The Chicago Architecture Biennial is a 501(c)(3) non-profit organization dedicated to creating an international forum on architecture and urbanism through the production of exhibitions and public programs. The manifestation of Mayor Rahm Emanuel’s vision for a major international architectural event and an outcome of the comprehensive cultural plan developed by Chicago’s Department of Cultural Affairs and Special Events, under the leadership of Michelle T. Boone, the inaugural 2015 Chicago Architecture Biennial was presented through the support of BP, and in partnership with the City of Chicago and the Graham Foundation. Joseph Grima and Sarah Herda, co-artistic directors, curated the 2015 biennial, entitled The State of the Art of Architecture. Through its constellation of exhibitions, full-scale installations, and programming, the 2015 Chicago Architecture Biennial invited the public to engage with and think about architecture in new and unexpected ways, and to take part in a global discussion on the future of the field.
The second edition of the Chicago Architecture Biennial (CAB) was the largest architecture and design exhibition in North America, showcasing the transformative global impact of creativity and innovation in these fields. The 2017 Biennial featured over 140 practitioners from more than 20 countries addressing the 2017 theme “Make New History.” Artistic Directors Sharon Johnston and Mark Lee selected architects and artists whose eye-opening creations invited the public to explore how the latest architecture can and will make new history in places around the world.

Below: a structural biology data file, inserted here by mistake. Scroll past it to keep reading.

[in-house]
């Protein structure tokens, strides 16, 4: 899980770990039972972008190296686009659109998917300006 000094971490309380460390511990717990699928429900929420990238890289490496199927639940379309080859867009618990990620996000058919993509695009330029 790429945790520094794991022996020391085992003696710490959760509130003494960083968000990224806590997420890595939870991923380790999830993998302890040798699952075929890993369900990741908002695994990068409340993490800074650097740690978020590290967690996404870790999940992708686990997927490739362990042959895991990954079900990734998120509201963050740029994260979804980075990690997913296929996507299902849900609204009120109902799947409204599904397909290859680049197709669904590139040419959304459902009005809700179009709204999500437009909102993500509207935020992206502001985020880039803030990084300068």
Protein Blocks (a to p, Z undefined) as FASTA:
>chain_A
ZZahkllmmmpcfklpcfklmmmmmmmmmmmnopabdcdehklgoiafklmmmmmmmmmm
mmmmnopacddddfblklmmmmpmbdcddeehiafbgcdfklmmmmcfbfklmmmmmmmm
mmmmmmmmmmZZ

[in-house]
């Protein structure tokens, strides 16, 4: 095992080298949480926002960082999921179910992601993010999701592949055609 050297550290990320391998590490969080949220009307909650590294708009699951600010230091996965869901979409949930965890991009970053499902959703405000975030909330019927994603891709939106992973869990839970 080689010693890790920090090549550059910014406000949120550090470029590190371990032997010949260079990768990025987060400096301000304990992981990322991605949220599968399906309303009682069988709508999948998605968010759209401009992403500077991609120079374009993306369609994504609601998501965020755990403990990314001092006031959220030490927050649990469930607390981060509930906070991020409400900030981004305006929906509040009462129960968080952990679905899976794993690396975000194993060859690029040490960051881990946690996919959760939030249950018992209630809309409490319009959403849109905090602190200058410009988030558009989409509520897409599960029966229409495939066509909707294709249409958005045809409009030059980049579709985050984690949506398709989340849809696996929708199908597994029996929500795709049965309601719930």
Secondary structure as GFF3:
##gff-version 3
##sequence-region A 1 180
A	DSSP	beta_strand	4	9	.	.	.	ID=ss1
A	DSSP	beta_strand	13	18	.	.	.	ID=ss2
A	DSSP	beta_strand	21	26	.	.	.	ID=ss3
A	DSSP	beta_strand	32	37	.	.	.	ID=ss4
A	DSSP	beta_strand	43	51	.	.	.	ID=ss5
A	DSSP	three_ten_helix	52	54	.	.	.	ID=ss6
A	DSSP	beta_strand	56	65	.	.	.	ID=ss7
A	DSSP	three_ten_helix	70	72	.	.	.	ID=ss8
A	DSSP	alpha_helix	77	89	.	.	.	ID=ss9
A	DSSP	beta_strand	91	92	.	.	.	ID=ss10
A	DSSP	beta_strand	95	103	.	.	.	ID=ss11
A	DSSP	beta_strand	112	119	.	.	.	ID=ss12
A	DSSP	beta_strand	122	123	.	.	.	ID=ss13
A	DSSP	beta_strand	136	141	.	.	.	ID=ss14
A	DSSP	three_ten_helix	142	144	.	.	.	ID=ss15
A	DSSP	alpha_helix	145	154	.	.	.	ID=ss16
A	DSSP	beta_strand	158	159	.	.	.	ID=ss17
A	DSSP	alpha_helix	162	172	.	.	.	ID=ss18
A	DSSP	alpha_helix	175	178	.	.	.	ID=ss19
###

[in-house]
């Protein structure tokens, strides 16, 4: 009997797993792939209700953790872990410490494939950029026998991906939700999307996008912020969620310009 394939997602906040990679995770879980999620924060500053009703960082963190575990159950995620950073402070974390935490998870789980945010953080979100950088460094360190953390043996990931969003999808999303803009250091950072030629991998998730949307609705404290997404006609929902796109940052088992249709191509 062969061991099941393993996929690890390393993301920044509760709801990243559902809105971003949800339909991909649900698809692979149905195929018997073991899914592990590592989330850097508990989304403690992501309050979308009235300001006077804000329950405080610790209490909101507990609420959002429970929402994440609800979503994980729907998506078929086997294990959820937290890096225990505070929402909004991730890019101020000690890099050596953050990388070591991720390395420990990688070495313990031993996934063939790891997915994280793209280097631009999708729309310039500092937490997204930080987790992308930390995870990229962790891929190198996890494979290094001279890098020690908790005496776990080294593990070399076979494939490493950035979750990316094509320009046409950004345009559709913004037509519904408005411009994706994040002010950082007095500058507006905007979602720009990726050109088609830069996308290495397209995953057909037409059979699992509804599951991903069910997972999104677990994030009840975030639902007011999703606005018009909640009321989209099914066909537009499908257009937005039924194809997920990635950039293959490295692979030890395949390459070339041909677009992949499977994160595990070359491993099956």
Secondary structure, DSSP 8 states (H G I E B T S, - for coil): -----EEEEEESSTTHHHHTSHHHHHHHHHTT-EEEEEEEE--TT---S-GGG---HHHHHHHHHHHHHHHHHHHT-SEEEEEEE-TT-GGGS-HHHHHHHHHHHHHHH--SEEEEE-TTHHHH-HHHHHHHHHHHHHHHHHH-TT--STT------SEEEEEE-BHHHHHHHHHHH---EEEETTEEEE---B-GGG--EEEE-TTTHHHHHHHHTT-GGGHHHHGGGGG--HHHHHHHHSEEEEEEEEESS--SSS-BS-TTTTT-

The Biennial was hosted by the Chicago Department of Cultural Affairs and Special Events at the historic Chicago Cultural Center. It was also a city-wide platform that served citizens and invited visitors to explore Chicago. The 2017 Biennial programs included educational sessions with the Chicago Architecture Foundation serving 15,000 young people, as well as free tours of the Frank Lloyd Wright-designed SC Johnson headquarters in Racine, Wisconsin.
The Make New History exhibition extended to off-site locations and was amplified through six community anchor exhibitions in the neighborhoods and two special project sites – plus installations, performances, talks, films, and more hosted by over 100 local and global cultural partner